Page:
Ian Dennis' thesis download
|Here are the chapters from
Ian Dennis' thesis - from 2005, he worked with
me at Aberystwyth from 2000 to 2005. He is still working at Aberystwyth
and can be contacted at
If you use material from it, please reference it as:
Dennis, I. D. (2005). The impact of historical metal mining on the river Swale catchment, North Yorkshire, U.K. Unpublished Phd Thesis, Institute of Geography and Earth Sciences, University of Wales, Aberystwyth.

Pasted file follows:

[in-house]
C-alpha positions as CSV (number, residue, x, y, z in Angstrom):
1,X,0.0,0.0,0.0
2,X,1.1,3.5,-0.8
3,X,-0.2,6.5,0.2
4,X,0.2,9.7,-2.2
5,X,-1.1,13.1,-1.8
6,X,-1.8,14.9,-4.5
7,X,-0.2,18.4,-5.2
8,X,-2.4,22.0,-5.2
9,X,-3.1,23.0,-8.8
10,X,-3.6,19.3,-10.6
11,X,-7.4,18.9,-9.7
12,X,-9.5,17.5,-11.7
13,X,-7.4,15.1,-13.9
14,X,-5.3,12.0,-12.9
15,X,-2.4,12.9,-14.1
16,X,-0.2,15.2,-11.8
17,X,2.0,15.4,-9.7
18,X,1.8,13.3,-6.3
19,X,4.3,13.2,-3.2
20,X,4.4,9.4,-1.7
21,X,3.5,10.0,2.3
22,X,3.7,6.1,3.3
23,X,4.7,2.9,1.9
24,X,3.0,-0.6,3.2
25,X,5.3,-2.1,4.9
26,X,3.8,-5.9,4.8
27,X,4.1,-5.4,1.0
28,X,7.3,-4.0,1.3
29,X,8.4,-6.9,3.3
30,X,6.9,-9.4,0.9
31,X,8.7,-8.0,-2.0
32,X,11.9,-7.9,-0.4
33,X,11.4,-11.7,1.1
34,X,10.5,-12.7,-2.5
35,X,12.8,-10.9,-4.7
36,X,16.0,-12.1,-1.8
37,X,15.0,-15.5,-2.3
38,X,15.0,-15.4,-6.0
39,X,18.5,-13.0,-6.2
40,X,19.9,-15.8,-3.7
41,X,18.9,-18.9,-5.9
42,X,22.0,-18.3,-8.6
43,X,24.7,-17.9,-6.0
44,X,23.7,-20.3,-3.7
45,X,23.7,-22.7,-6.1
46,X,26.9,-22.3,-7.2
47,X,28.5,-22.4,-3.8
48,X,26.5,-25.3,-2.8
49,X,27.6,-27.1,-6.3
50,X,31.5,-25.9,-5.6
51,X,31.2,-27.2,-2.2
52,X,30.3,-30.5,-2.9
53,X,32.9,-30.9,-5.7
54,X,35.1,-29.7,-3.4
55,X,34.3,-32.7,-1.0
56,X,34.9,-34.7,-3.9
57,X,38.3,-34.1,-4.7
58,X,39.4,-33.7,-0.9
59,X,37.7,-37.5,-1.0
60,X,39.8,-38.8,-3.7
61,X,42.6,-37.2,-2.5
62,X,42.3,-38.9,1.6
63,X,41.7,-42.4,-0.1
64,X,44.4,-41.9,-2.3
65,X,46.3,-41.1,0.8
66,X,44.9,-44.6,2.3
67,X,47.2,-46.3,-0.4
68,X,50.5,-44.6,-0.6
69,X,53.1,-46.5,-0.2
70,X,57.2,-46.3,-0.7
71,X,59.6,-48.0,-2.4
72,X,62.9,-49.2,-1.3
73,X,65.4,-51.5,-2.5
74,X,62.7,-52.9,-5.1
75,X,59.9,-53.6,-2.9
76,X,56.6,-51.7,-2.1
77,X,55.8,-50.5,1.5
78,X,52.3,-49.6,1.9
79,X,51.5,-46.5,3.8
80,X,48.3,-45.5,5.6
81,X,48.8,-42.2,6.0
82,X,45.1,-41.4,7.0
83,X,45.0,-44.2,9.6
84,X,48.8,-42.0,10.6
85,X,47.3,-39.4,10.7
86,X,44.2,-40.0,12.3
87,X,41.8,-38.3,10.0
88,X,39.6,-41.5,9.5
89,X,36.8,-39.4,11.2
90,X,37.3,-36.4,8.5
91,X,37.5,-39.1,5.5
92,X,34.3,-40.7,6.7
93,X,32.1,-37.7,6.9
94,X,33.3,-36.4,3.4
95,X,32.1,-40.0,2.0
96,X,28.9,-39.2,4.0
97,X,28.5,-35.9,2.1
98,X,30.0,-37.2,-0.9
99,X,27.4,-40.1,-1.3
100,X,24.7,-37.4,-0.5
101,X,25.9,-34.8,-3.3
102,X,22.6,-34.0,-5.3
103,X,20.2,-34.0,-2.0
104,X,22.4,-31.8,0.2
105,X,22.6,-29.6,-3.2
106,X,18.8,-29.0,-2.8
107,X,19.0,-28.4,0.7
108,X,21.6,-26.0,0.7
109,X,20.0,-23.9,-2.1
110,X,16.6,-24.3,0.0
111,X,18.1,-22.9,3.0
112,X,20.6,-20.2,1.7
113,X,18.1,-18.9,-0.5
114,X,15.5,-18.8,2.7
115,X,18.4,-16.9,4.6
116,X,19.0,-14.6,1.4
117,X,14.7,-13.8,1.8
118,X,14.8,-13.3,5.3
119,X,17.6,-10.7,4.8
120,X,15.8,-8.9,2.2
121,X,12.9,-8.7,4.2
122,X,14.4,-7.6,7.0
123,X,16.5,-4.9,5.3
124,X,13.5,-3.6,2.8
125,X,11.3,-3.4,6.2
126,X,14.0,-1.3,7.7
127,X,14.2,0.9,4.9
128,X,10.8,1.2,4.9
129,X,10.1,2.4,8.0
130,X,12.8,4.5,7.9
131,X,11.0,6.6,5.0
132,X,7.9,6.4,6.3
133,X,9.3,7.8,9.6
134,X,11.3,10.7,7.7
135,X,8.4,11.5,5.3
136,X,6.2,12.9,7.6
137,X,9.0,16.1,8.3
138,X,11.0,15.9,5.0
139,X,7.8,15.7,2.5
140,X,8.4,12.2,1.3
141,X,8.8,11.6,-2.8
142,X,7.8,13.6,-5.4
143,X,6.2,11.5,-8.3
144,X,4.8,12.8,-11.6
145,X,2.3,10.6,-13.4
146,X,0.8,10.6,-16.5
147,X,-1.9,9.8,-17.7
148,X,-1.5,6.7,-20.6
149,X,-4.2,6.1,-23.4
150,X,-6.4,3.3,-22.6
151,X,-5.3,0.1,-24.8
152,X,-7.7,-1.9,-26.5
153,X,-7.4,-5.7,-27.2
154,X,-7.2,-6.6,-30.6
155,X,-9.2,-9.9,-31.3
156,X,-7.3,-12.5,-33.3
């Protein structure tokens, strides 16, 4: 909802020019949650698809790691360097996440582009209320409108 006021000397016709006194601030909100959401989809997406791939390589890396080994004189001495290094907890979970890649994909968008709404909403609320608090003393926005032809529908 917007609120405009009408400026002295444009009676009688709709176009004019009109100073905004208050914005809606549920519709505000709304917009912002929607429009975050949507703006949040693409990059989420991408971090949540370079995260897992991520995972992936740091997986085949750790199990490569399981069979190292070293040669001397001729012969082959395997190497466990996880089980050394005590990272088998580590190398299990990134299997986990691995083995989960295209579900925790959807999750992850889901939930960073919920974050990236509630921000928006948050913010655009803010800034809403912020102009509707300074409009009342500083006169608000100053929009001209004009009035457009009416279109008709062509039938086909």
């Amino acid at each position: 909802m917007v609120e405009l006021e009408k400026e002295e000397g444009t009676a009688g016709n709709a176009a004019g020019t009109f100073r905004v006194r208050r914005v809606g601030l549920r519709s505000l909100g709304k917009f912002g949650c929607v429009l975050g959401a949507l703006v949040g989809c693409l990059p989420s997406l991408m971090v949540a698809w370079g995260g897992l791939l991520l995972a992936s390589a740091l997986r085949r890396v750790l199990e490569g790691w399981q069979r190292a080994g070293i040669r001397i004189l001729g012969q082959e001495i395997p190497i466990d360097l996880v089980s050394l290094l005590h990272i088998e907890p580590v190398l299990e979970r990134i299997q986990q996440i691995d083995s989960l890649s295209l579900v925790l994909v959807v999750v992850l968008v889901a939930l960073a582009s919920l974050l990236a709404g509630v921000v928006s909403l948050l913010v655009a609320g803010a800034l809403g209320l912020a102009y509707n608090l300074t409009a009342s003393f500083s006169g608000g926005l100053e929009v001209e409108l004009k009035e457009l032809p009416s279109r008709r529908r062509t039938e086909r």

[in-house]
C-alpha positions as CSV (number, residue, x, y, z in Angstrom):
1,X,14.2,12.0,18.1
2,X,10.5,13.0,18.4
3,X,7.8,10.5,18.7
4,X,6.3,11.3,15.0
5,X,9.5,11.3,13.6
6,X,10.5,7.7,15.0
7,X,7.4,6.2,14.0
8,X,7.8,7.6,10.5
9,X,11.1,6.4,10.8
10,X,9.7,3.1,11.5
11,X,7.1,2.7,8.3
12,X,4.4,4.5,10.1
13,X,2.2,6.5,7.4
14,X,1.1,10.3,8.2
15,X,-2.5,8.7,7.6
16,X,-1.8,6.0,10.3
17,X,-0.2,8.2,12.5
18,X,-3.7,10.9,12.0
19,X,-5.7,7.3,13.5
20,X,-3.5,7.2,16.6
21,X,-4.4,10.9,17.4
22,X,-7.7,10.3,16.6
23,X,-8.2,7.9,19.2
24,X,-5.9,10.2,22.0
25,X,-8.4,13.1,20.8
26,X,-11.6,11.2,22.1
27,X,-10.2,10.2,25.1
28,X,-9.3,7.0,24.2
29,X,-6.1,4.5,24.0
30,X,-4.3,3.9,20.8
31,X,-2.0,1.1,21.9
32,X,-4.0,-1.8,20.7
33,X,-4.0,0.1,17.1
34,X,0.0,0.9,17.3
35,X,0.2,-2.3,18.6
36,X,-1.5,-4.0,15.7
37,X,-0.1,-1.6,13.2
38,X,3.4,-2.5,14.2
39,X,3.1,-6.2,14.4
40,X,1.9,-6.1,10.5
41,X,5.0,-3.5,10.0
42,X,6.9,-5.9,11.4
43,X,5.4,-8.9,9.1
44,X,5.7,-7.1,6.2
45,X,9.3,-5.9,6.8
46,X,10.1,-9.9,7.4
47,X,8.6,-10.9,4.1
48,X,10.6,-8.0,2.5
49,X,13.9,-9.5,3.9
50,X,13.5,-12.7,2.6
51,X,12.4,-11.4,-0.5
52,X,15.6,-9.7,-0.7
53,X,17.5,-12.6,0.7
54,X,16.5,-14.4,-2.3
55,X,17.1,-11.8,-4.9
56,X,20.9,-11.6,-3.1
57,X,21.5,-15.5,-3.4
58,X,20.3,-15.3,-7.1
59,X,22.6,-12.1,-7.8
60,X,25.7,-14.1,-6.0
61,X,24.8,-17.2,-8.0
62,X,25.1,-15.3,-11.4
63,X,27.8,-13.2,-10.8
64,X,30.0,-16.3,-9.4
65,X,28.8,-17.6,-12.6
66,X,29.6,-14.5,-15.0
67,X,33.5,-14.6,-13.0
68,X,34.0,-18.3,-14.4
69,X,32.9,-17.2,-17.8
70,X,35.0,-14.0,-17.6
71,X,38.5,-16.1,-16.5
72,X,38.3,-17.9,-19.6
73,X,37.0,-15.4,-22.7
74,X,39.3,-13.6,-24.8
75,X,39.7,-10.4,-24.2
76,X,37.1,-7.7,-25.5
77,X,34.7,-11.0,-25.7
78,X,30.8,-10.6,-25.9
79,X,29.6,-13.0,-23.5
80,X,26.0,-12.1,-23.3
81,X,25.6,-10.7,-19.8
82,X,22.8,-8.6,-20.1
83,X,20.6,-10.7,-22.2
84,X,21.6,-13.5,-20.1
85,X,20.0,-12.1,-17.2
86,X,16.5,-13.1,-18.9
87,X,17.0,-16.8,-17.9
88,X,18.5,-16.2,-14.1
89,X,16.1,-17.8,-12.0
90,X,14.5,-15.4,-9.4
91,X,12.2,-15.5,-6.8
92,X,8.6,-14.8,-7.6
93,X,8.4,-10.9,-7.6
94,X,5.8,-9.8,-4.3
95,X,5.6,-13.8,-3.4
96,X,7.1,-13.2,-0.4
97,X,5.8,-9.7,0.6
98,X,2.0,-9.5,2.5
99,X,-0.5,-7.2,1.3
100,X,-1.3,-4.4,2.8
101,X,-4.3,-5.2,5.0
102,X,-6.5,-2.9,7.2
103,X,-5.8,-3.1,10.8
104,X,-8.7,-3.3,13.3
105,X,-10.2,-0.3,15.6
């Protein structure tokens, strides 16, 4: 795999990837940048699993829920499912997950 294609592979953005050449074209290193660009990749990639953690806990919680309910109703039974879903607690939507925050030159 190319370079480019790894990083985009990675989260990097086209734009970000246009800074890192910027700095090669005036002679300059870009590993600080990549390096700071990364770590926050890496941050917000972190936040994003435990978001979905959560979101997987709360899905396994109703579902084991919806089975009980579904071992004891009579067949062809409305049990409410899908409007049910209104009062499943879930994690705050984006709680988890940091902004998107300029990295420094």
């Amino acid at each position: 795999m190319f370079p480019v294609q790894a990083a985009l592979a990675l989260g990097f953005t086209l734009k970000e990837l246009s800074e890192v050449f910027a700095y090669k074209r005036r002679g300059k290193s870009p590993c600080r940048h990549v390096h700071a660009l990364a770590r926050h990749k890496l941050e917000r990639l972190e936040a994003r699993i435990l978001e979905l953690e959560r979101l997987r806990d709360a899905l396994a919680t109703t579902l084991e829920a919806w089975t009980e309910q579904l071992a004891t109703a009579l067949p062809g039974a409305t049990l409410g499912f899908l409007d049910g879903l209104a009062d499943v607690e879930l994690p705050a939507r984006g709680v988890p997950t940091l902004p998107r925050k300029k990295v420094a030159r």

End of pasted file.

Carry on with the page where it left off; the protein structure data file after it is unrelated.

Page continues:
This investigation examines the impact of historical metal mining on the River Swale catchment, North Yorkshire, U.K. Approximately 550,000 tonnes of Pb were extracted from mines in the Swale catchment during the eighteenth and nineteenth centuries. Mining and processing operations were relatively inefficient, leading to the discharge of large quantities of metal-rich sediment into the fluvial system. The primary aim of this thesis is to assess the physical and chemical impacts of the discharge of metals from historical mining activities on the River Swale catchment as a whole. The dispersal, storage and transfer of metal-rich sediment in formerly mined tributaries, floodplain and flood sediments are evaluated, and the environmental consequences of mining are assessed. A detailed geochemical survey of the River Swale catchment indicates that channel and floodplain sediments within formerly mined tributaries exhibit extremely high concentrations of Pb, Zn and Cd. Similar enrichment is observed in floodplain sediments from throughout the catchment, suggesting that large volumes of material have been transported from the tributaries and deposited on the Swale floodplain. Evidence from contemporary flood sediments suggests that considerable quantities of metal-rich sediment continue to be cycled through the system almost 100 years after the cessation of mining operations. Sediment budgeting suggests that 32,000 tonnes of Pb remain stored in formerly mined tributaries, with a further 123,000 tonnes stored in the Swale floodplain. Combined storage represents more than half of the total Pb that is likely to have been released during mining operations, suggesting that the impacts of metal mining are extremely long-lasting. Concentrations of Pb, Zn and Cd in tributary, floodplain and flood sediments greatly exceed current U.K. environmental quality guidelines and catchment specific background values. Metal enrichment as a result of historical mining operations could therefore pose a serious and long-term threat to plant and animal health in the Swale catchment.